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Slalom Silver - Granville Ferry skier earns Nova Scotia’s fourth Canada Games medal

Granville Ferry’s Brenda MacDonald a para-alpine skier, won silver for Nova Scotia at the Canada Games in Red Deer Feb. 26. MacDonald is visually impaired. Communications NS Photo
Granville Ferry’s Brenda MacDonald a para-alpine skier, won silver for Nova Scotia at the Canada Games in Red Deer Feb. 26. MacDonald is visually impaired. Communications NS Photo - Len Wagg
RED DEER, Alta. —

Granville Ferry’s Brenda MacDonald, a 20-year-old para-alpine skier, picked up Nova Scotia’s fourth medal at the Canada Winter Games in Red Deer, Alberta Tuesday with a silver in giant slalom.

MacDonald placed second to Alberta’s Tess Beasant in two runs that saw the top skiers less than two seconds apart both times.

“I feel amazing. It’s quite an honour and quite exciting to have won silver,” she said in a phone interview. “It was actually tough competition, tough course. There’s no real words to say how one could feel. I’m very happy and content.”

She had a chance to inspect the course beforehand and was able to make one run before competition.

“Yesterday the weather was at -25C, -28C with a wind chill of -33C,” she said. “So it was quite cold.”

But she likes to ski when the mercury is that low because the snow stays harder and that’s better to race on when you have sharp edges.

“If it’s way too soft the skis can just grab and pull you off the course, which is more likely to happen as the day goes on and the run gets more run by other skiers,” she said.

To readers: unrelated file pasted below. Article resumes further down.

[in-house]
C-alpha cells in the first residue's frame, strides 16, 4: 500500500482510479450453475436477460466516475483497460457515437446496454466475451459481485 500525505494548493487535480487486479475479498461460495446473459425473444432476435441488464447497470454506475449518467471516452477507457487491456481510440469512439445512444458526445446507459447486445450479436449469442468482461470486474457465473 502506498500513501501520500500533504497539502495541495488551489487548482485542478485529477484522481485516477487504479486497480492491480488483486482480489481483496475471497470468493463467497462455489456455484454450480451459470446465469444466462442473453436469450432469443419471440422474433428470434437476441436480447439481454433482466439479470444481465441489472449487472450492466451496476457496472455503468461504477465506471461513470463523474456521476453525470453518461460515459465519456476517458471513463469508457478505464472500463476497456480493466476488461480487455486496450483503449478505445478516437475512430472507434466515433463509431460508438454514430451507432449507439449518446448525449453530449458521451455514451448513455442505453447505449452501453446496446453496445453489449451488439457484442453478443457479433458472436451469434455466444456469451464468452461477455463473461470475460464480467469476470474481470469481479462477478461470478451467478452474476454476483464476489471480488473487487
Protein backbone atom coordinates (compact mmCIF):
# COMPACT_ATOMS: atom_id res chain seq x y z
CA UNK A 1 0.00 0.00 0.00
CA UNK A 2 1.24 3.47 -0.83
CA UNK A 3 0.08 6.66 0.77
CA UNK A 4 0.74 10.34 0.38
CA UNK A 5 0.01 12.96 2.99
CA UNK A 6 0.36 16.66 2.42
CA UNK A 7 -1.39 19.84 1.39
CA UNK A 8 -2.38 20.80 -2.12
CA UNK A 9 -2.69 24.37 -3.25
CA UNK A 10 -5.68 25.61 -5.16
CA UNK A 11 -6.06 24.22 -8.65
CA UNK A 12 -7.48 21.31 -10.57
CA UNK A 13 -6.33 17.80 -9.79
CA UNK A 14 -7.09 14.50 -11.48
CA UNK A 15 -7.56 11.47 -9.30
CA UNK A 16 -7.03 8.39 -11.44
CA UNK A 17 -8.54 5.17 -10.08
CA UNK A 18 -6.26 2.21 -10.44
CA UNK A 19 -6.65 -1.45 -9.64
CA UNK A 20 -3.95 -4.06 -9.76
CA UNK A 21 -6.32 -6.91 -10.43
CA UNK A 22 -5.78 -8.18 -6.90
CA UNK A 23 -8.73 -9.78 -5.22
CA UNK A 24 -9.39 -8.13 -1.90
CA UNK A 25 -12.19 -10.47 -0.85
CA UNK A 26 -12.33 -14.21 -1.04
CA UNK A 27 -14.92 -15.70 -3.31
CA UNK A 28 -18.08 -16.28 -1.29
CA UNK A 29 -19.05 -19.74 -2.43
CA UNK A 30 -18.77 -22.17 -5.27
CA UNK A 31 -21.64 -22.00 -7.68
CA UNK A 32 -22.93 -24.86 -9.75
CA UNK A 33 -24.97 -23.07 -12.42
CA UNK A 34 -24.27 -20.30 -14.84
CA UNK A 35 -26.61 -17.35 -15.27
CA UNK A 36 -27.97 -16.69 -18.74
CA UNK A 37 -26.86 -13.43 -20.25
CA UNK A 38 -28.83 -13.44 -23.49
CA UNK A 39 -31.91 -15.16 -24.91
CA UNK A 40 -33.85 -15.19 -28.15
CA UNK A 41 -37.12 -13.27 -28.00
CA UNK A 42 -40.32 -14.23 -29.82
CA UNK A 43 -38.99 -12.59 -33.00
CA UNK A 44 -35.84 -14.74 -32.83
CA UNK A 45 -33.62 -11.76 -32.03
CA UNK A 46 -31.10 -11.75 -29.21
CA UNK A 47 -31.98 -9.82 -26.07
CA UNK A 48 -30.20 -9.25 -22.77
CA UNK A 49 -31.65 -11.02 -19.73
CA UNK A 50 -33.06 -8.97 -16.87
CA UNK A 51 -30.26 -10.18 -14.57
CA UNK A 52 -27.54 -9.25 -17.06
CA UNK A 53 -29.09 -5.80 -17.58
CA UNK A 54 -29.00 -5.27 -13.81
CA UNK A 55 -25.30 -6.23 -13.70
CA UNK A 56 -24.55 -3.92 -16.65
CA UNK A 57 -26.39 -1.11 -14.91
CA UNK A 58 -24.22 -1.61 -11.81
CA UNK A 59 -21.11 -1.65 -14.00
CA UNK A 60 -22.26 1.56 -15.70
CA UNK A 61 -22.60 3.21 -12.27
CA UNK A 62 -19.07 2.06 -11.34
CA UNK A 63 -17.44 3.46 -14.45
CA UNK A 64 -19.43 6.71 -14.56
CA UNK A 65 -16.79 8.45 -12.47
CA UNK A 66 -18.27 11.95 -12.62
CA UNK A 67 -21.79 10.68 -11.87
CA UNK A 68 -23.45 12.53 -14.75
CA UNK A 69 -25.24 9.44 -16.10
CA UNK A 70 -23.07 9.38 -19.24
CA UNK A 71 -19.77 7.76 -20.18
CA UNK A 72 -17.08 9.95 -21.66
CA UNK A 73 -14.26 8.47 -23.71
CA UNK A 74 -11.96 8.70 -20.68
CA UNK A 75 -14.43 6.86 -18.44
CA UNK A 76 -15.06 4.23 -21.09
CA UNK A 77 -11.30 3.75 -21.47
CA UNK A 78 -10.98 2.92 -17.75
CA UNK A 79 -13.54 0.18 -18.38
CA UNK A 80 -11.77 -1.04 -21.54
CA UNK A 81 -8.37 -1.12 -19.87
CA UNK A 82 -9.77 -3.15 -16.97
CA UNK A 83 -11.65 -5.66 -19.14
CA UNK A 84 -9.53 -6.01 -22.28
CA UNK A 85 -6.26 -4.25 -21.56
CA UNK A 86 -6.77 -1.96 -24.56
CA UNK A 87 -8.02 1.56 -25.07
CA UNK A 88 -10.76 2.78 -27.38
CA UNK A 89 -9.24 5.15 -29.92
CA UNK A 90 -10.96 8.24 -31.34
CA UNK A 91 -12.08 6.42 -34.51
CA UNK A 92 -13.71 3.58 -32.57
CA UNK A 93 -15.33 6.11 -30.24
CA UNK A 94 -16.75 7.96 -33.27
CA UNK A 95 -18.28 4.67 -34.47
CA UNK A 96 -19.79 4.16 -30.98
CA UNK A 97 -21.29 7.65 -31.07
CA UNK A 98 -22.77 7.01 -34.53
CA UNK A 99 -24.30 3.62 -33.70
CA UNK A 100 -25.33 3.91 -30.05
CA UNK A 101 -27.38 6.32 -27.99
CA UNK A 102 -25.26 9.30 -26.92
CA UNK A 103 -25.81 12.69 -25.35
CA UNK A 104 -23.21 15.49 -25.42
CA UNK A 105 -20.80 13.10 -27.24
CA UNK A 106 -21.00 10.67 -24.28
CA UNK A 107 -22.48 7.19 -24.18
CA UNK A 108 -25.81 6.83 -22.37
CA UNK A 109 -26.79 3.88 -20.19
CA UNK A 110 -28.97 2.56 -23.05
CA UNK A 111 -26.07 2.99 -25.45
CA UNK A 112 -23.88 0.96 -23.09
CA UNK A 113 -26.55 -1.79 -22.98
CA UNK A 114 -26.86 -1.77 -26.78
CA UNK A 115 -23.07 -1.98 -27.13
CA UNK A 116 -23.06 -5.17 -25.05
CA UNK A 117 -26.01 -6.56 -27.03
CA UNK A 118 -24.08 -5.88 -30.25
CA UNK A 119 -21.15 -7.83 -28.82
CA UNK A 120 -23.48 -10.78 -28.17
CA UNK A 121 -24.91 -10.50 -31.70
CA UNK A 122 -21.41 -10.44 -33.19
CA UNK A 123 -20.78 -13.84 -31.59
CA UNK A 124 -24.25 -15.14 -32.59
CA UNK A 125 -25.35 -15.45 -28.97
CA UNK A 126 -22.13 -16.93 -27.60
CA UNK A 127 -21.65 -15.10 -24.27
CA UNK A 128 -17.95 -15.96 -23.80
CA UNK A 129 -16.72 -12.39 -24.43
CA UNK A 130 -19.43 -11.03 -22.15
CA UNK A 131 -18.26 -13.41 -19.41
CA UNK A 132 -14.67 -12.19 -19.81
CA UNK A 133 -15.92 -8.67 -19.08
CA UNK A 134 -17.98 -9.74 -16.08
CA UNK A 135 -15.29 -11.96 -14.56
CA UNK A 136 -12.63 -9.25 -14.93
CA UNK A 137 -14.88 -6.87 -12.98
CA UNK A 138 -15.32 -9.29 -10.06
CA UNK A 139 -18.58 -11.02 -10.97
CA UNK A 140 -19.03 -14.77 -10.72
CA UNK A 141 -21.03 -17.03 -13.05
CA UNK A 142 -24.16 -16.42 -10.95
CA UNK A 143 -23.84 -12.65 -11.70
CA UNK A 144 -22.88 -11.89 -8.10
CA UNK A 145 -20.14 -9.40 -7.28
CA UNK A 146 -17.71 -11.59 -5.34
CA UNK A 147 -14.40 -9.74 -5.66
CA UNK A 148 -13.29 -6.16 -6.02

MacDonald competed at the Canada Games in 2015 and came away with a fourth place finish. This time, winning a medal, she said it meant she was prepared and her training paid off.

“Training is always a big one. Everybody says train hard, work hard, but one of the main ones I’ve learned is ‘train as you race and race as you train,’” she said. “Even if you’re just going to do a free run, focus on skills that you’re developing. Always be focused so when you get to the race you’re not worried about something else because you’ve already trained as you’re going to race.”

Father

Steven MacDonald, Brenda’s father, was the visually impaired skier’s guide down the hill at the Nakiska Ski Resort in Kananaskis.

“It felt great. I don’t think we could have any better team than a father-daughter,” she said. “I think it’s a great team combo as he knows how I can see what I can see so he’s able to call out better terrain for me. And at the same time he knows when to push, because he knows that I can give it more on different areas of the course. Being able to compete with my dad, it’s great. It’s one of the sports that it’s a team sport that doesn’t matter where we are we can always ski.”

She said it’s also a way to keep a bond between her and her father.

“That really shows that I have the support from home when I have an amazing dad and an amazing mom who come to the hill and my dad just skis and puts up with me,” she said.

“It’s the most amazing thing just to be on the hill with this young lady,” said Steven MacDonald in an interview by Team Nova Scotia after the silver medal win. “She’s a powerhouse. I can’t believe I had this opportunity to share in this medal with my daughter at the Canada Games and represent Nova Scotia. It’s just an incredible feeling.”

Brenda MacDonald competed in the slalom Feb. 27 with a good first run that put her in first spot. But her second run went long, putting her in fourth spot and one away from a second medal. Two racers, including Beasant, didn’t finish, and a third was disqualified.

About MacDonald

Brenda MacDonald has skied at Ski Martock, Ski Wentworth, and now at college in Nelson, BC, with the Whitewater Ski Team.

She’s earned gold at both the 2016 and 2017 Canadian and American Nationals, and was the 2016 Alpine Ski Nova Scotia Female Athlete of the Year. She’s also received her Silver Duke of Edenburgh Award, was 2018 Queen Annapolis Royal, and is a Rick Hansen Ambassador.

MacDonald said her role models are Brian McKeever, Canada's most decorated winter paralympian, and Helen Keller.

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